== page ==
The power supply problem will likely put the county in the position of having to buy or condemn several homes in the Acreage, a community to the south of the park.
The corps is likely to require a lengthy environmental impact study that will now take into account the entire biotechnology park planned for the former orange grove, plus all of the roads needed to support it -- and, the much needed power station. Such a study could take around two years.
This is the latest. It's a soap opera. I will be coming back there next week, hopefully all this legal krap will end!
Judge delays Scripps ruling until Thursday
By Stacey Singer
Palm Beach Post Staff Writer
Tuesday, November 08, 2005
U.S. Judge Donald Middlebrooks said he'd try to issue a decision by Thursday afternoon in a case pitting environmentalists against the U.S. Army Corps. The case has the potential to stop construciton of the Scripps Biotech Park on Mecca Farms.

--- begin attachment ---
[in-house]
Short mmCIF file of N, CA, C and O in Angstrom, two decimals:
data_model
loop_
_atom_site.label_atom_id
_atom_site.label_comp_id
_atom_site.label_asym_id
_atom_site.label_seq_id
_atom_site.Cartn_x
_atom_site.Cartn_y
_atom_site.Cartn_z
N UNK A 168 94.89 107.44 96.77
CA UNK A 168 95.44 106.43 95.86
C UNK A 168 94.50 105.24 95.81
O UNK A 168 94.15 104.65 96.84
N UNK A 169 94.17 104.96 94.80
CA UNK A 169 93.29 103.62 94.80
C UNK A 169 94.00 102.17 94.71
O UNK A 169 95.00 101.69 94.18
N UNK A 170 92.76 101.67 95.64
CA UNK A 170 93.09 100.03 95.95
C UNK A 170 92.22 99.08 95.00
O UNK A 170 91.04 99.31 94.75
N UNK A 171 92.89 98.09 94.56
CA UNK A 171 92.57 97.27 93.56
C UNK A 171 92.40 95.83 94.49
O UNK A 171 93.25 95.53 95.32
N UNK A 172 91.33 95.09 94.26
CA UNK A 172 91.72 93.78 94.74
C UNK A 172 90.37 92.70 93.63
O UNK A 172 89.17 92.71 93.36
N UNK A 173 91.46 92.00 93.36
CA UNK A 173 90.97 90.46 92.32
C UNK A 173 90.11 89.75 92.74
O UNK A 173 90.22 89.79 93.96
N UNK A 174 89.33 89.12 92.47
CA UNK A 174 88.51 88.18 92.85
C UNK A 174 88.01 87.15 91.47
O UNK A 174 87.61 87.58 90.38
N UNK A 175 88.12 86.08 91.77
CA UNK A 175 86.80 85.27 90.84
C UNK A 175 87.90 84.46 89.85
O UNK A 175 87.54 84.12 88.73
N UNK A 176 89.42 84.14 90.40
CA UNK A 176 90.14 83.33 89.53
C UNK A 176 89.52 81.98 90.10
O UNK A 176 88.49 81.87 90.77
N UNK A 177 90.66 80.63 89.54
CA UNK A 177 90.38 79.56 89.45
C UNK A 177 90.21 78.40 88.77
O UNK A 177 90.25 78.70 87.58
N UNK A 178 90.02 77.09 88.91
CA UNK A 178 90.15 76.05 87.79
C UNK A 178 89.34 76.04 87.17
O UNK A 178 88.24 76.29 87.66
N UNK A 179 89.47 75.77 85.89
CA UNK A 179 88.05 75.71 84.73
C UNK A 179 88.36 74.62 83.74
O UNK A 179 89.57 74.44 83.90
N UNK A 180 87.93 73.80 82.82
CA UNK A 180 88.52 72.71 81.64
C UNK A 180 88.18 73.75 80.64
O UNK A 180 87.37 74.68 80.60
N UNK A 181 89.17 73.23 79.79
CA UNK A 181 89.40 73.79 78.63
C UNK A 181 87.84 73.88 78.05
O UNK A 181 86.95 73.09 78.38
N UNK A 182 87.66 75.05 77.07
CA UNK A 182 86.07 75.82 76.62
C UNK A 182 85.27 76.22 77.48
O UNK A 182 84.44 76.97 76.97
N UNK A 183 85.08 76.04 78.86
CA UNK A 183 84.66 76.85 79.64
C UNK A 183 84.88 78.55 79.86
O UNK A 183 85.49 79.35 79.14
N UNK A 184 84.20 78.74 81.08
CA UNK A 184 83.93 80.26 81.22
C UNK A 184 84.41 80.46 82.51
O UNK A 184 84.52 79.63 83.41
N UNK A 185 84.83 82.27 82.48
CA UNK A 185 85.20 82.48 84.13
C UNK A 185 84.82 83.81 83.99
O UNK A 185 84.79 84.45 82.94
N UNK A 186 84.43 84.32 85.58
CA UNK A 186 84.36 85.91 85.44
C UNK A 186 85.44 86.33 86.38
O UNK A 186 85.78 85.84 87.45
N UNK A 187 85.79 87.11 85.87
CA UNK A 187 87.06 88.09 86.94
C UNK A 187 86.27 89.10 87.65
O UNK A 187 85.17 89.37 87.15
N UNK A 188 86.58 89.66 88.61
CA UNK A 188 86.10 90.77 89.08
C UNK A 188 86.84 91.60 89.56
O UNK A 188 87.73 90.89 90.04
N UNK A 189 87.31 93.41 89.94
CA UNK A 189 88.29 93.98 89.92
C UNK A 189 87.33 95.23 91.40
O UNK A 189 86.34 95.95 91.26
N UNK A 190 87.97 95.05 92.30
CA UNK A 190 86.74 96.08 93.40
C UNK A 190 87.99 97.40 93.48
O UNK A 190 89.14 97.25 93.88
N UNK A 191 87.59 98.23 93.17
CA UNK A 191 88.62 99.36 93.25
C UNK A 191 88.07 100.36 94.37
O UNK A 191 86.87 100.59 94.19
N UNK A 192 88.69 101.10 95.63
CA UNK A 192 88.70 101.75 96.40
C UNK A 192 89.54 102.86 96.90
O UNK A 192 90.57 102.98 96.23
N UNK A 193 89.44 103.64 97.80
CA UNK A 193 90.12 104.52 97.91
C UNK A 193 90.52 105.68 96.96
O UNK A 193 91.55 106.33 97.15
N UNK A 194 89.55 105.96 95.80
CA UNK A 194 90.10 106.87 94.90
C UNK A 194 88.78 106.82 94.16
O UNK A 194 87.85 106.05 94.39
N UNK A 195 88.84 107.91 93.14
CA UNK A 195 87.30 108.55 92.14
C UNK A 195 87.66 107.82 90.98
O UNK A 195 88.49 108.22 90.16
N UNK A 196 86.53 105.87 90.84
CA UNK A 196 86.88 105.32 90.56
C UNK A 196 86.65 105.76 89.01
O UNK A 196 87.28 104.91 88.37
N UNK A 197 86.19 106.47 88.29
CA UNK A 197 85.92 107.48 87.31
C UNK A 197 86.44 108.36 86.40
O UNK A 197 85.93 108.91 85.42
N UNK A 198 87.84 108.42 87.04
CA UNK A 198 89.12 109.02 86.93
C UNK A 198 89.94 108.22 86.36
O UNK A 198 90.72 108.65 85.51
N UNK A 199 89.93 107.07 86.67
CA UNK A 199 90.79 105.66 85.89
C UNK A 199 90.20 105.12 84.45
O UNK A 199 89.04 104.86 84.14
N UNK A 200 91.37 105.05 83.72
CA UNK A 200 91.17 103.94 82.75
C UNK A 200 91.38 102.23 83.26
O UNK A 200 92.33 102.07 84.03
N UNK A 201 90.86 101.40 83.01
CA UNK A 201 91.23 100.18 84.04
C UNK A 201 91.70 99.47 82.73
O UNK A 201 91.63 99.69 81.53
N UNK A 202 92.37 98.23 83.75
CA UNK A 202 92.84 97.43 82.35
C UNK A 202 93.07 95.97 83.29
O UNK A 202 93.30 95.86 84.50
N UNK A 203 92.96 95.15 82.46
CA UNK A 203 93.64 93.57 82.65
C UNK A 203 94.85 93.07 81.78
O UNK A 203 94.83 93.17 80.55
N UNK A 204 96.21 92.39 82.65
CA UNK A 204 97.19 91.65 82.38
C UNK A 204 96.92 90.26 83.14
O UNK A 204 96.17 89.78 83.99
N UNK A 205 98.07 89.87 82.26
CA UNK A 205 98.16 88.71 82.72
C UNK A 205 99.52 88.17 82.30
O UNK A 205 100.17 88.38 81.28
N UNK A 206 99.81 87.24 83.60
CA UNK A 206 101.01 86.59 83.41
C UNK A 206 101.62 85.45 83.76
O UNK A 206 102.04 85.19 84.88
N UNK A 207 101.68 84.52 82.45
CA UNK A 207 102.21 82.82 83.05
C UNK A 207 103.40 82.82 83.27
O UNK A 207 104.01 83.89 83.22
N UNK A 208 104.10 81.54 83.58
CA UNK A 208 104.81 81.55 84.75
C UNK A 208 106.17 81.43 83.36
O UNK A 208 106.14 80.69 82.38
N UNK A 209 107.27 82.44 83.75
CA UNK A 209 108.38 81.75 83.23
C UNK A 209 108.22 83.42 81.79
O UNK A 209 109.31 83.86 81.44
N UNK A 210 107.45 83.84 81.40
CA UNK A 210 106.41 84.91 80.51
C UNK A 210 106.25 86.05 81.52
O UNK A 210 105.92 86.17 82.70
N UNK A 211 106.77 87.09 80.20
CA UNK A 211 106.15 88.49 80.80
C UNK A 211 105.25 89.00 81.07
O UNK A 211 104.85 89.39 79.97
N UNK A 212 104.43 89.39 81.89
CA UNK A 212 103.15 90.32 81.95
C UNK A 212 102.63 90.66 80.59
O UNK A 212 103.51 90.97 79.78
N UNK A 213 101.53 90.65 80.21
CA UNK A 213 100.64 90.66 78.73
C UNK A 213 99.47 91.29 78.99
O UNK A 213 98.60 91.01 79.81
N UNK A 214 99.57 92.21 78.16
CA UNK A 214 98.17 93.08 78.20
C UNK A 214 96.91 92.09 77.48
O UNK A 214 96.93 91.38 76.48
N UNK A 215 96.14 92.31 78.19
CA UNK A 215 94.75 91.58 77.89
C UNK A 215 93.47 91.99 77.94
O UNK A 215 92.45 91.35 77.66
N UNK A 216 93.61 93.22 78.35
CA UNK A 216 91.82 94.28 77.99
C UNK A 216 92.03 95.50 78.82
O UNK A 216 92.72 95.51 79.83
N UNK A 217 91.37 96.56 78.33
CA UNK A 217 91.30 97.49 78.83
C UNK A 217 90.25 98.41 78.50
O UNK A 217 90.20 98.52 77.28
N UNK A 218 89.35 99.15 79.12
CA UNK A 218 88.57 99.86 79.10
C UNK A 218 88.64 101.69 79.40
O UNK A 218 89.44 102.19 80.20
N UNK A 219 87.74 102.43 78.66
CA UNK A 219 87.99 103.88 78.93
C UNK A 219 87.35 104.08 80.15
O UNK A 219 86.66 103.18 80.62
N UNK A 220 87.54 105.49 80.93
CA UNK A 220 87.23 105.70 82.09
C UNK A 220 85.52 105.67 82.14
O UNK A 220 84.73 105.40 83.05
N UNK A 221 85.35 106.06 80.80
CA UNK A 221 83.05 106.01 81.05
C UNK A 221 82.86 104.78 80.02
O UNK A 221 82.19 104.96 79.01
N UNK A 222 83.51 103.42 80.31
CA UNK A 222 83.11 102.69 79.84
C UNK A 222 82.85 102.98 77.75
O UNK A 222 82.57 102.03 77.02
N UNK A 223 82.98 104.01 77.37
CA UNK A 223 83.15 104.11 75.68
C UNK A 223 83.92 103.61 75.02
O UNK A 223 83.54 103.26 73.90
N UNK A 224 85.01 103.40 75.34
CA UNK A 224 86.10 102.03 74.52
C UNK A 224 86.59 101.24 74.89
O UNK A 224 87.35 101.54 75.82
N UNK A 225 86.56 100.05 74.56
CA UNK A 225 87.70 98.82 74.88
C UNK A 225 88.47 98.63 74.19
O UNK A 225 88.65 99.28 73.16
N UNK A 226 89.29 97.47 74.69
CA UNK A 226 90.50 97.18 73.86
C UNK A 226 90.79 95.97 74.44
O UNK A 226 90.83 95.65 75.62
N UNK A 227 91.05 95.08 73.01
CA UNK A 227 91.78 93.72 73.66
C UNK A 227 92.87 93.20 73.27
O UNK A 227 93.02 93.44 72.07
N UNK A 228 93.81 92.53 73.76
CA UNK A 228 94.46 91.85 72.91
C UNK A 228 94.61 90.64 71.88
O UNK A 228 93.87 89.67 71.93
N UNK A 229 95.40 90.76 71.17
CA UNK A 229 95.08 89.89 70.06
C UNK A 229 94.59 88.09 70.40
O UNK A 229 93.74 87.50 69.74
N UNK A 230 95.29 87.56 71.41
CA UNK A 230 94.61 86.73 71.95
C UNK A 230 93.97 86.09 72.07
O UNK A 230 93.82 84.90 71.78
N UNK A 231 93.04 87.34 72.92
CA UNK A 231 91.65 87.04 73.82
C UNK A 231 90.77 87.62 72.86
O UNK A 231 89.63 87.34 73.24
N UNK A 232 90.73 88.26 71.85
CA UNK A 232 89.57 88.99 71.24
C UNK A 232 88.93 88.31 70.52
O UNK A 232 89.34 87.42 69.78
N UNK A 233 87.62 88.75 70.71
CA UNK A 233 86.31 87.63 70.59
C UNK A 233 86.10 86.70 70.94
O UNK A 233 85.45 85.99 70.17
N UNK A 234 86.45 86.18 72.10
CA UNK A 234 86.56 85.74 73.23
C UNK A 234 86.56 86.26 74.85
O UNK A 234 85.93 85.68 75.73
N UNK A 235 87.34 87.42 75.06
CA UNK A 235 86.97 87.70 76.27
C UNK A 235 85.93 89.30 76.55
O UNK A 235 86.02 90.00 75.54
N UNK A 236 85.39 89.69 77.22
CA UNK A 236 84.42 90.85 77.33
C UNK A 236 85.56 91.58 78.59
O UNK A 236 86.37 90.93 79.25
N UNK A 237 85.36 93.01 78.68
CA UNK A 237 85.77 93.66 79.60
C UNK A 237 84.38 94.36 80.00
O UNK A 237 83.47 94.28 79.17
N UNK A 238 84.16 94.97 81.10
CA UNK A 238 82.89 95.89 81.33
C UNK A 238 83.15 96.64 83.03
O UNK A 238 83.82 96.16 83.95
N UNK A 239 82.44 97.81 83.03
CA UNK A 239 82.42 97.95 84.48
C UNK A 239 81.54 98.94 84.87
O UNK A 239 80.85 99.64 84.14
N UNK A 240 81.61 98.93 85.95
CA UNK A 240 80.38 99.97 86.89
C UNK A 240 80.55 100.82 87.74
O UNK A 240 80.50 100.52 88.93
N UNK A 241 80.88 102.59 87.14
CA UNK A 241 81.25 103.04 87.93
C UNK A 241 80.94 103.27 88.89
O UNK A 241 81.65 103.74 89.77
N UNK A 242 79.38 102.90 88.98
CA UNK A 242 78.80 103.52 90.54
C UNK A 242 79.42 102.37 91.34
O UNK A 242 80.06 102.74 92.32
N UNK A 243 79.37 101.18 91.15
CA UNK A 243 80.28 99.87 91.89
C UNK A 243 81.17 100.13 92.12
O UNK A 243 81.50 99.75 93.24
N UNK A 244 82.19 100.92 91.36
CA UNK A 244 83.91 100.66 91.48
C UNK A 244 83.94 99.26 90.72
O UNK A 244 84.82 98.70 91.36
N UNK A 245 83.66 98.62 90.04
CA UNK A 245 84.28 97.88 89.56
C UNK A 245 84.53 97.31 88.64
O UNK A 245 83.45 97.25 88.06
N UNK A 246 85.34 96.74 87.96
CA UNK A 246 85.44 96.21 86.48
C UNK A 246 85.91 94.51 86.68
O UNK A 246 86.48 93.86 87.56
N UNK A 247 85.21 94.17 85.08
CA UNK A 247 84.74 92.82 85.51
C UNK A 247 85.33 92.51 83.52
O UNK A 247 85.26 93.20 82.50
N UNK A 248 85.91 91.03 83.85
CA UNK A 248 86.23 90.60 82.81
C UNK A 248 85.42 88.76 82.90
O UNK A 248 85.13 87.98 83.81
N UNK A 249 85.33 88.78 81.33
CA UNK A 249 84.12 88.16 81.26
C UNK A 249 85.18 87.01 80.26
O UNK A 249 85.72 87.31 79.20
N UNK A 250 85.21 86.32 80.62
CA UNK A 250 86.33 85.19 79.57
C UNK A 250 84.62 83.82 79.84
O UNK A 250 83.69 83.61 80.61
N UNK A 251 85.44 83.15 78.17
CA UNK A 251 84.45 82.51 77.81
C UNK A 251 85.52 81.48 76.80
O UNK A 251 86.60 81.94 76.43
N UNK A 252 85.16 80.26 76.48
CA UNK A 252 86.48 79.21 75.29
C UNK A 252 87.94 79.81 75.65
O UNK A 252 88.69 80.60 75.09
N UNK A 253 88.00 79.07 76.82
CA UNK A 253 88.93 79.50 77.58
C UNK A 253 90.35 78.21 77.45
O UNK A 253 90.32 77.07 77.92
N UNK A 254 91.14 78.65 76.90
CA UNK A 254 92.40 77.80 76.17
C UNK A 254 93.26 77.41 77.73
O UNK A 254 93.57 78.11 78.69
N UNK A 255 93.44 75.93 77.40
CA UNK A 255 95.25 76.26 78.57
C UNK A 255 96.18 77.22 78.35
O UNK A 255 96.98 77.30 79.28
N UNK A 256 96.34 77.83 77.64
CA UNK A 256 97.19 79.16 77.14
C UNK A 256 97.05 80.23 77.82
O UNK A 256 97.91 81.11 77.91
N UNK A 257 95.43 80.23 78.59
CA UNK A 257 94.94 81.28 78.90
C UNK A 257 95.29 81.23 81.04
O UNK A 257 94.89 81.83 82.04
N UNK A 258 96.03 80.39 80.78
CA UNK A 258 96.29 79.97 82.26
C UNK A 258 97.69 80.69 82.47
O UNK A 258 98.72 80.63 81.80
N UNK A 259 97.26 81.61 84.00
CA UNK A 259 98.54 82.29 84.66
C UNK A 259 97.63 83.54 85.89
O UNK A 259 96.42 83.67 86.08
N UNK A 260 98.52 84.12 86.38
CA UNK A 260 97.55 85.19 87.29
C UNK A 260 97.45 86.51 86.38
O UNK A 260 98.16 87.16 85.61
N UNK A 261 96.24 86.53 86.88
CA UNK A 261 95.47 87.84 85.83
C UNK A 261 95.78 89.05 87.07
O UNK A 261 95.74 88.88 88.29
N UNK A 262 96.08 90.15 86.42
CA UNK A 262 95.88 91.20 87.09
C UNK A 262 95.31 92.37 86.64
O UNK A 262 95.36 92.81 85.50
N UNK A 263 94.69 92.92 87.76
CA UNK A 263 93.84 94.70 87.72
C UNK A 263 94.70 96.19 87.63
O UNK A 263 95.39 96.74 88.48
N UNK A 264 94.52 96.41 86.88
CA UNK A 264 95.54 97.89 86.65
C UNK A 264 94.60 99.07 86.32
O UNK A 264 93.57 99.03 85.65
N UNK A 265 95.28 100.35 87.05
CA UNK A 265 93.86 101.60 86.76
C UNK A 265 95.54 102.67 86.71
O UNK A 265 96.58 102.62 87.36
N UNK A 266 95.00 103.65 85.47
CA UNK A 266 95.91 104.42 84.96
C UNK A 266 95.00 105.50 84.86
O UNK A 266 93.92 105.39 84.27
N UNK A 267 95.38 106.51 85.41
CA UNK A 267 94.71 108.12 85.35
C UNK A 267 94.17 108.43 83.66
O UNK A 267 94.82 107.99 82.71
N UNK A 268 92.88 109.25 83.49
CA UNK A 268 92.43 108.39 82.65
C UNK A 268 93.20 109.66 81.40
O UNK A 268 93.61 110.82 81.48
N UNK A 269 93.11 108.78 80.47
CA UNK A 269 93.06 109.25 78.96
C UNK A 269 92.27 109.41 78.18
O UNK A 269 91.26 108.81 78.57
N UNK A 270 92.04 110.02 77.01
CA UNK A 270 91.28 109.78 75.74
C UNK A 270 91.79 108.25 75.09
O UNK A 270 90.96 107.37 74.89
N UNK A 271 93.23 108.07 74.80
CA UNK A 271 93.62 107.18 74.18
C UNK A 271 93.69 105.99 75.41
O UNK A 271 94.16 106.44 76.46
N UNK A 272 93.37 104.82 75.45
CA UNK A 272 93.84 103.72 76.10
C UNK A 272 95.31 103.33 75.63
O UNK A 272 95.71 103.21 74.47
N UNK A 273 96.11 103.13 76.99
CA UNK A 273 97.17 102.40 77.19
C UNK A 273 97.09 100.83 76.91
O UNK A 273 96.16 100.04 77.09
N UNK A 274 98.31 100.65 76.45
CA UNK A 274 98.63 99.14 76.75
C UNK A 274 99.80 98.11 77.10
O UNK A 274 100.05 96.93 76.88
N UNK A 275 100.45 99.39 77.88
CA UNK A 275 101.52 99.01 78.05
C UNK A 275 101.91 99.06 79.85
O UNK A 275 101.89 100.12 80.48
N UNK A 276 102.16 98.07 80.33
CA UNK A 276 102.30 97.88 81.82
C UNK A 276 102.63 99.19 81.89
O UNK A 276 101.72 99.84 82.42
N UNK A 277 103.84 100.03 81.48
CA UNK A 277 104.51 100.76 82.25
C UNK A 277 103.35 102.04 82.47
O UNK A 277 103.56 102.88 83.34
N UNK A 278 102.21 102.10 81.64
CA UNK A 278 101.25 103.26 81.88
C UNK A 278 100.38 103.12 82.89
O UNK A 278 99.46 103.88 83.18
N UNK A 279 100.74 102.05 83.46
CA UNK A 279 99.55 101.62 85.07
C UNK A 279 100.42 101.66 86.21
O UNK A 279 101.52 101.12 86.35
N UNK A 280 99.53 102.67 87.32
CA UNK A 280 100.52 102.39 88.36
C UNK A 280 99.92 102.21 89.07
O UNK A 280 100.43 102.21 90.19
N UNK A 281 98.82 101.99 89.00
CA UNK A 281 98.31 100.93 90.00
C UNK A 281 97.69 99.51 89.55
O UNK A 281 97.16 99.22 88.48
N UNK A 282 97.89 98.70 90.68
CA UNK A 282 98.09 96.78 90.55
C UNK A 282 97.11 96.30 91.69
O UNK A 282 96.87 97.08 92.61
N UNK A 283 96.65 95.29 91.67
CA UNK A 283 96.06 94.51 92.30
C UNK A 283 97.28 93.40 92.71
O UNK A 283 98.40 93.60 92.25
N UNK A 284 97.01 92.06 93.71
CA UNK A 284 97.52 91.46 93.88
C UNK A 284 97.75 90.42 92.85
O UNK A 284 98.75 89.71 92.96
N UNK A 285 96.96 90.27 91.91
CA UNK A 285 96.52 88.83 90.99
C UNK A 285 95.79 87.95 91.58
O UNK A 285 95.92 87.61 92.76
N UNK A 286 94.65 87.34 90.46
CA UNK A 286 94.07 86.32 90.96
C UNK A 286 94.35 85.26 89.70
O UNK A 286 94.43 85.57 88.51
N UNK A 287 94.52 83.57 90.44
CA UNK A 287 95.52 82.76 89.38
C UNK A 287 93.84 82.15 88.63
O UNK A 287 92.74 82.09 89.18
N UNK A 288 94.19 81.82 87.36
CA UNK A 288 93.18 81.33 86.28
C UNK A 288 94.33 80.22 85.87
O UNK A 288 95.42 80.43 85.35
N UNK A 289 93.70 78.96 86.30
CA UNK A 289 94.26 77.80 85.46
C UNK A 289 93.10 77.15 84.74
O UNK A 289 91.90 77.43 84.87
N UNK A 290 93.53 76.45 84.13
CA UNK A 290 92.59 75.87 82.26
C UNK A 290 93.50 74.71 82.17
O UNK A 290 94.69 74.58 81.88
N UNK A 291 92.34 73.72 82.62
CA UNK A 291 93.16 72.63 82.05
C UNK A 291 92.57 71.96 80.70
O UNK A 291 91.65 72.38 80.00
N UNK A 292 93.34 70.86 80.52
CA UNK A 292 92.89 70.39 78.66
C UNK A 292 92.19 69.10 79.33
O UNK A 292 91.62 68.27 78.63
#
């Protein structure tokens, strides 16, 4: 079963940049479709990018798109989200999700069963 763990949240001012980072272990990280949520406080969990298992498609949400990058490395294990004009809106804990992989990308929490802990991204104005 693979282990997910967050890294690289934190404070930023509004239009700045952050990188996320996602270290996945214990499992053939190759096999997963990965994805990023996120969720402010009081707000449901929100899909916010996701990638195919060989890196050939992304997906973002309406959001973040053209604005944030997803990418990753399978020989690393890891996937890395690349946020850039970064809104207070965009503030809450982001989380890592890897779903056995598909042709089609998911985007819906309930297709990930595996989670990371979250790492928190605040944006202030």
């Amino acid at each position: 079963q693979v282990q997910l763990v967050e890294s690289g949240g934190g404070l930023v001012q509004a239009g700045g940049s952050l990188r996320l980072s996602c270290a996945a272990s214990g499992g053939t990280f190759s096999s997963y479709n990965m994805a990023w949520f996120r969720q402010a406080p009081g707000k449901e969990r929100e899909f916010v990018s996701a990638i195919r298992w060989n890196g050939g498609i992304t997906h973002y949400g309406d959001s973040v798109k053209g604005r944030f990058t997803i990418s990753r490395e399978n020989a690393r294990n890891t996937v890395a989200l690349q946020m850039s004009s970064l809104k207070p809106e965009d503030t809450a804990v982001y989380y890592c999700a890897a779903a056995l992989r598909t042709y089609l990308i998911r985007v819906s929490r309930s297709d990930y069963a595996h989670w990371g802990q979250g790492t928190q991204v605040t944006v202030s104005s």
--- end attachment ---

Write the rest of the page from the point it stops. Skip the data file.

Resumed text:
Middlebrooks said he found himself in a quandary over how to proceed given the nuances of the case and urged the parties to try to mediate a solution.
That appeared unlikely.
Richard Grosso, representing the Florida Wildlife Federation and the Sierra Club, said the judge should order a comprehensive study of the entire 2,000-acre park plus related roads and infrastructure. He also asked the judge to stop construction on the Scripps site. Attorneys for Scripps, however, made a strong case that the judge had no such authority because Scripps was not a party to the lawsuit and had been given dry land to start its project well before the lawsuit was filed.
On Sept. 30, Middlebrooks sided with the Sierra Club and the Florida Wildlife Federation, saying that the county and the Army Corps should not have agreed to build on a small segment of a much larger project.
Middlebrooks said he'd be willing to delay his Thursday ruling if there was a sign the parties would sit down to mediate.